"I know," she said quietly. "But no one can get out either!" The oppressive heat, and deafening silence made it seem as if an eternity had passed before they reached the elevators. Rushing to the doors, both of them pressed the 'down' buttons on all three of the 'Tower's' elevators - nothing happened. They pressed the 'down' buttons again and again, rushing from one elevator to the other determined to make one of them work - but it was hopeless. Elliot pressed his ear to the elevator door.
"What are your listening for?" Terri whispered.
"Sound. Any sound," Elliot answered helplessly, his deep voice unreal in the hushed, hot atmosphere.
"Do you hear anything?" Terri asked, her voice resounding down the empty corridors as she joined Elliot in pressing her ear to the elevator doors - checking first one, then the others.
"Not a sound!" Elliot answered. "Absolutely no sound at all! Not even," he said, "the sound of the air-conditioner!" It seemed like hours, but only seconds passed as the two worried engineers, ears pressed against the elevator doors, listened intently for the sound of a rising elevator.
"I didn't know they turned off all the power after hours," he said, surprised, moving away from the door.
"They don't," Terri retorted, as she followed him, "something else is wrong!" There must have been a power failure! Because of this heat, our archaic air-conditioning system must have overloaded causing the power to fail!"
"How do you know that?"
"Well," she said, breathing deeply, "it isn't after working hours, look at your watch. I've worked late many times, and the lights were always left on, not just here, but all over the building. Look outside," she added apprehensively, drawing Elliot's attention to the windows along the building's outer walls, "there isn't any light coming from this building at all. It's almost as if...," she stopped abruptly, and caught her breath, not wanting to believe her own words..."we two are the only ones left in the entire building!"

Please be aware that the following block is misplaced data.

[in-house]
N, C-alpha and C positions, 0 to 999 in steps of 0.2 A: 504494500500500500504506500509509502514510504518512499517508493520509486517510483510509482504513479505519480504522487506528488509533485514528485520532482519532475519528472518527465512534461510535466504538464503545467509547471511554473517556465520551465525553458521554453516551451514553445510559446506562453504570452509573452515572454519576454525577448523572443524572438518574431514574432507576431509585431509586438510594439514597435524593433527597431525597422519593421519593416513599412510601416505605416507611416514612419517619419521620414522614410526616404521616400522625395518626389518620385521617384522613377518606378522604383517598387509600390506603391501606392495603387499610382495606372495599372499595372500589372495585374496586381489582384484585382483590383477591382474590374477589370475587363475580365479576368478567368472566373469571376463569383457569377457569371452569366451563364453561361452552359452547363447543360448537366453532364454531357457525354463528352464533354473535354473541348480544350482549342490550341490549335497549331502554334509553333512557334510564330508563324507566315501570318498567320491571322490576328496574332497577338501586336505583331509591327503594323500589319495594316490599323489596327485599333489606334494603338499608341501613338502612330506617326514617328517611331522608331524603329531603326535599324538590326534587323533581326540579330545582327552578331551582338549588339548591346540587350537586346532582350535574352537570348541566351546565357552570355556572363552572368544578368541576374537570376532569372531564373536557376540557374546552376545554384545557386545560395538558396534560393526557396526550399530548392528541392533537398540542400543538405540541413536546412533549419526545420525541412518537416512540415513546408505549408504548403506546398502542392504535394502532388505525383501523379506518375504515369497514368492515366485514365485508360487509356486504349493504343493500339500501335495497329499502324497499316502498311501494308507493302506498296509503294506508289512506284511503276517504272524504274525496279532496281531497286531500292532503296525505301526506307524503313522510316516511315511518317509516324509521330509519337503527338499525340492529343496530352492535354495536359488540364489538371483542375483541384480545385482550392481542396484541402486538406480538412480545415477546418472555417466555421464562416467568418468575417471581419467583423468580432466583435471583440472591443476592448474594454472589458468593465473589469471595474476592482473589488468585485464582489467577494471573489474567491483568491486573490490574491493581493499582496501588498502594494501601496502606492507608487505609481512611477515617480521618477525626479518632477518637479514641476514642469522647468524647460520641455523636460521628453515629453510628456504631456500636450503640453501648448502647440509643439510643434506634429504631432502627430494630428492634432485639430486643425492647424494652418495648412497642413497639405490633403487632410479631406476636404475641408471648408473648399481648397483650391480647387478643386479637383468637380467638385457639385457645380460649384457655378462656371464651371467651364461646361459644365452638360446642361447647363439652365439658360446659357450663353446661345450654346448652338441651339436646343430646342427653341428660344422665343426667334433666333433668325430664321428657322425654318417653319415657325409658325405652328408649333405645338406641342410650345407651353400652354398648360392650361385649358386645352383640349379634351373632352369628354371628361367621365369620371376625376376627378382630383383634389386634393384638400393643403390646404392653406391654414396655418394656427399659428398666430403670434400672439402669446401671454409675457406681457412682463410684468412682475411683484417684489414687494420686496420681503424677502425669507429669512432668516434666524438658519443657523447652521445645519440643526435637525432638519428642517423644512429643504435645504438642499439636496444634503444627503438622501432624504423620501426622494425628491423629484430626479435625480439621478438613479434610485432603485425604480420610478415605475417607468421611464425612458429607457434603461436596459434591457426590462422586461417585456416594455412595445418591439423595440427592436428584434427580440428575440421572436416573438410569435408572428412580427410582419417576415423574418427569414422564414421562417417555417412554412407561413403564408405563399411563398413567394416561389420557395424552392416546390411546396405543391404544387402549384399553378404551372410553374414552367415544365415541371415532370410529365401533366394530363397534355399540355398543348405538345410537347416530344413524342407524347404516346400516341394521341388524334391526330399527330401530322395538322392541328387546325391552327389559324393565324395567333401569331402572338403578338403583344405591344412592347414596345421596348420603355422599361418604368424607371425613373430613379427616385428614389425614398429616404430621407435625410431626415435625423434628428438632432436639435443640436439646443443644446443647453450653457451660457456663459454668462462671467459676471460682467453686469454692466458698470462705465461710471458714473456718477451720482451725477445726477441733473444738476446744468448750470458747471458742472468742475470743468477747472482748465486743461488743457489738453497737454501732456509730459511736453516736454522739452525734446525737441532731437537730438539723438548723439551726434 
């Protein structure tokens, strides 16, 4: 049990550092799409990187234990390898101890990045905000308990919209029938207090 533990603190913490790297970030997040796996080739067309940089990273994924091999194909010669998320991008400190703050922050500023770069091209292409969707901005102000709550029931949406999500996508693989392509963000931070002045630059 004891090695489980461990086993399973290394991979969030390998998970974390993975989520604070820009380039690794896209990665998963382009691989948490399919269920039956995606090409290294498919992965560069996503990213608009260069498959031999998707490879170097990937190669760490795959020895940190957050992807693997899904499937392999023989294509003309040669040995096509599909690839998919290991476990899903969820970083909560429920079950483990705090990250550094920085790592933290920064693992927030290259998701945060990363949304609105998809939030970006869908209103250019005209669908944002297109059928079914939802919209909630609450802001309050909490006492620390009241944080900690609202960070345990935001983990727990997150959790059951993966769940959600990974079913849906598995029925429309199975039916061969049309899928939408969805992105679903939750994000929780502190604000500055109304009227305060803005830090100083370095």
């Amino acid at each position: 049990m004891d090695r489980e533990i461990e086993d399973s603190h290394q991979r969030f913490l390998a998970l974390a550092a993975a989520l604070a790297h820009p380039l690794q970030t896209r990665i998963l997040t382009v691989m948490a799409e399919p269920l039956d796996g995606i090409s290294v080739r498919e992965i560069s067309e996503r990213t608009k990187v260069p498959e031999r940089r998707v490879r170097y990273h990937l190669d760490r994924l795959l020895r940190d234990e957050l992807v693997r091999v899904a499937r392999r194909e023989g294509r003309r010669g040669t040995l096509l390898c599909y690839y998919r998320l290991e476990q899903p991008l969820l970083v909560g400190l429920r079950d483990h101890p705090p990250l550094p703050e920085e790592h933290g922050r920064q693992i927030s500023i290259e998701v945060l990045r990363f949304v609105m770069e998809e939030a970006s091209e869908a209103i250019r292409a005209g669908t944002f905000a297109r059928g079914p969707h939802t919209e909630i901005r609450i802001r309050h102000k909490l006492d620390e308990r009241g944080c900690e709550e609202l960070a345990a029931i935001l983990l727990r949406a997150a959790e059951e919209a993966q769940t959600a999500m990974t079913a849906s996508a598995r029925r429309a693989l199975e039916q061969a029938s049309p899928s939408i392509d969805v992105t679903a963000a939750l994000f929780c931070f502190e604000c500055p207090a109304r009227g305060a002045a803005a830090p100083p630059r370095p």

"No, no," Elliot said, his deep voice reassuring, quietly shaking his head. "There are others in the building - somewhere - I'm sure of it!"
"I'm not," Terri answered. "I've never seen the 'Tower' this quiet before during working hours. Something really weird is going on here!" Momentarily grateful for the darkness, each drew comfort from knowing the other was just as scared. Yet, neither wanted to be the first to break the silence.
"Let's get back to the office, Terri said softly. "At least we'll have some light, and," she almost shouted, "a phone!" Taking the lead, Elliot answered,
"Sounds like a good idea," He swiftly moved them back toward the office. It was quicker and easier than finding the elevators - a warm, friendly light guided their way back. Terri reached for the phone first and tried to dial out.
"The nine line doesn't work," she said helplessly. And after another desperate attempt, "The night line isn't operational either!"
"Now what!" Elliot demanded.
"How should I know? Terri answered, her voice rising. Then in an almost whisper asked,
"Don't you notice anything strange?"
"What now!"
"How," her voice cracked, "can the lights in this office be on, and the terminal operational, if there is a power outage?"
"We don't know for sure there is one," Elliot answered.
"Maybe not," she retorted, "but it still seems strange to me that this is the only office in the entire building that has power - doesn't it to you?"
"I'll go you one better," Elliot said.
"What?" Grinning, Elliot answered, "This is the only office in the building that has people in it."
"Only you would find that amusing," Terri said, frowning.
"People, and that!" she added, pointing her finger at the terminal.
"Well, there doesn't appear to be anything we can do about it for the moment, so we may as well work on the program until we can find a way out of this. I'm sure something will come up to help us get out of here."
"Why not! It's better than sitting around and worrying. At least we can keep busy until some kind of help arrives." She tried to smile, but somehow the effort was lost. Switching on the terminal, she logged on to the new system, then assigned their program file. With the terminal's keyboard, she instructed the computer to 'print' and leaned back in her chair to watch the program on the screen. Line after line of the complicated, frustrating program, she and Elliot had been working on, the transmutation of molecular structures, appeared before them. Elliot had already drawn his chair alongside Terri's and he, too, watched the listing on the 'Human' Concept terminal's white screen. In the quiet, almost mesmerizing atmosphere, thoughts that were suppressed deep within their subconscious minds began to thrust themselves forward. Suddenly, the sounds of their co-workers disappearing footsteps emerged from its subconscious state and into their present consciousness. But before either one could give life to their thoughts, the screen suddenly blinked furiously. With no warning, and before Terri's astonished eyes, Elliot silently disappeared. Terri stared at Elliot's empty chair, then at the screen before her. As words began to form on Terri's lips, a bright beam flashed from the terminal barely missing her. Instinctively, Terri jumped up from her chair and snapped off the terminal.